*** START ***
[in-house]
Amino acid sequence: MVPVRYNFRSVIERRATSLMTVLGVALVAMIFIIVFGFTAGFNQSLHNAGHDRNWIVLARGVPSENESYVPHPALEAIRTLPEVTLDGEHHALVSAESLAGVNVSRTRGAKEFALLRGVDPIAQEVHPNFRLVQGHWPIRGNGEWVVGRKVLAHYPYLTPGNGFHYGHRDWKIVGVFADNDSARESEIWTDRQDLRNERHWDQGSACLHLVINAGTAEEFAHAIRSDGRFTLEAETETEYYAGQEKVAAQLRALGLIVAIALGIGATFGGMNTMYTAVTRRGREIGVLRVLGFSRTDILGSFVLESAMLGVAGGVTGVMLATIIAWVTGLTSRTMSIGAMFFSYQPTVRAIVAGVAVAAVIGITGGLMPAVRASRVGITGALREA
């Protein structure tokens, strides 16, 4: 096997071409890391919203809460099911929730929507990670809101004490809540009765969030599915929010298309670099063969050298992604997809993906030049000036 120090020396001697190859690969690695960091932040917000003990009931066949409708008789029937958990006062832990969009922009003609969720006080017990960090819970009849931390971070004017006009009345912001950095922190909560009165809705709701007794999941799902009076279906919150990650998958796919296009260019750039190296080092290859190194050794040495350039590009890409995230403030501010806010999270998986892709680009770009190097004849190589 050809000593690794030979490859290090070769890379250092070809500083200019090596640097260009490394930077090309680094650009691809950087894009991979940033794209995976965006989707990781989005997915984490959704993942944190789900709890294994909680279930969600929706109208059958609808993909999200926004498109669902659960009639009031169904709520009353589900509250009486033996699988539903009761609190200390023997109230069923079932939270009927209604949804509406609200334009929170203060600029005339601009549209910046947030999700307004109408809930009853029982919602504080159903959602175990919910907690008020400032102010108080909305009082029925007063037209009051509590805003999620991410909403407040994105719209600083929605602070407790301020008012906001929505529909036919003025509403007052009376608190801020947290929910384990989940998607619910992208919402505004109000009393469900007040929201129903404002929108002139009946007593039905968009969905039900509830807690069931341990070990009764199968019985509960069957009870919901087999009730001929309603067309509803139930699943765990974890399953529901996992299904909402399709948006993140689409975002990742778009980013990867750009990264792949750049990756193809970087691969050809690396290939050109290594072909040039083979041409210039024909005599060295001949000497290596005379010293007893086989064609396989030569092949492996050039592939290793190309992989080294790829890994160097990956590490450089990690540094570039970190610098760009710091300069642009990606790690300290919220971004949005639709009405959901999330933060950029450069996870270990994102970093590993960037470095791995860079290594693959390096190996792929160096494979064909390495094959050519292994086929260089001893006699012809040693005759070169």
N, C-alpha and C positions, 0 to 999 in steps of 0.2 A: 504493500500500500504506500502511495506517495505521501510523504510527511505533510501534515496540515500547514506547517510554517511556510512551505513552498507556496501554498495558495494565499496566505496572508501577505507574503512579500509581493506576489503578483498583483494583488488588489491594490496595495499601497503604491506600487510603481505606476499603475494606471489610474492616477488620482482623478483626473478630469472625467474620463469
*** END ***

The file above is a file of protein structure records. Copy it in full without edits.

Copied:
[in-house]
Amino acid sequence: MVPVRYNFRSVIERRATSLMTVLGVALVAMIFIIVFGFTAGFNQSLHNAGHDRNWIVLARGVPSENESYVPHPALEAIRTLPEVTLDGEHHALVSAESLAGVNVSRTRGAKEFALLRGVDPIAQEVHPNFRLVQGHWPIRGNGEWVVGRKVLAHYPYLTPGNGFHYGHRDWKIVGVFADNDSARESEIWTDRQDLRNERHWDQGSACLHLVINAGTAEEFAHAIRSDGRFTLEAETETEYYAGQEKVAAQLRALGLIVAIALGIGATFGGMNTMYTAVTRRGREIGVLRVLGFSRTDILGSFVLESAMLGVAGGVTGVMLATIIAWVTGLTSRTMSIGAMFFSYQPTVRAIVAGVAVAAVIGITGGLMPAVRASRVGITGALREA
């Protein structure tokens, strides 16, 4: 096997071409890391919203809460099911929730929507990670809101004490809540009765969030599915929010298309670099063969050298992604997809993906030049000036 120090020396001697190859690969690695960091932040917000003990009931066949409708008789029937958990006062832990969009922009003609969720006080017990960090819970009849931390971070004017006009009345912001950095922190909560009165809705709701007794999941799902009076279906919150990650998958796919296009260019750039190296080092290859190194050794040495350039590009890409995230403030501010806010999270998986892709680009770009190097004849190589 050809000593690794030979490859290090070769890379250092070809500083200019090596640097260009490394930077090309680094650009691809950087894009991979940033794209995976965006989707990781989005997915984490959704993942944190789900709890294994909680279930969600929706109208059958609808993909999200926004498109669902659960009639009031169904709520009353589900509250009486033996699988539903009761609190200390023997109230069923079932939270009927209604949804509406609200334009929170203060600029005339601009549209910046947030999700307004109408809930009853029982919602504080159903959602175990919910907690008020400032102010108080909305009082029925007063037209009051509590805003999620991410909403407040994105719209600083929605602070407790301020008012906001929505529909036919003025509403007052009376608190801020947290929910384990989940998607619910992208919402505004109000009393469900007040929201129903404002929108002139009946007593039905968009969905039900509830807690069931341990070990009764199968019985509960069957009870919901087999009730001929309603067309509803139930699943765990974890399953529901996992299904909402399709948006993140689409975002990742778009980013990867750009990264792949750049990756193809970087691969050809690396290939050109290594072909040039083979041409210039024909005599060295001949000497290596005379010293007893086989064609396989030569092949492996050039592939290793190309992989080294790829890994160097990956590490450089990690540094570039970190610098760009710091300069642009990606790690300290919220971004949005639709009405959901999330933060950029450069996870270990994102970093590993960037470095791995860079290594693959390096190996792929160096494979064909390495094959050519292994086929260089001893006699012809040693005759070169």
N, C-alpha and C positions, 0 to 999 in steps of 0.2 A: 504493500500500500504506500502511495506517495505521501510523504510527511505533510501534515496540515500547514506547517510554517511556510512551505513552498507556496501554498495558495494565499496566505496572508501577505507574503512579500509581493506576489503578483498583483494583488488588489491594490496595495499601497503604491506600487510603481505606476499603475494606471489610474492616477488620482482623478483626473478630469472625467474620463469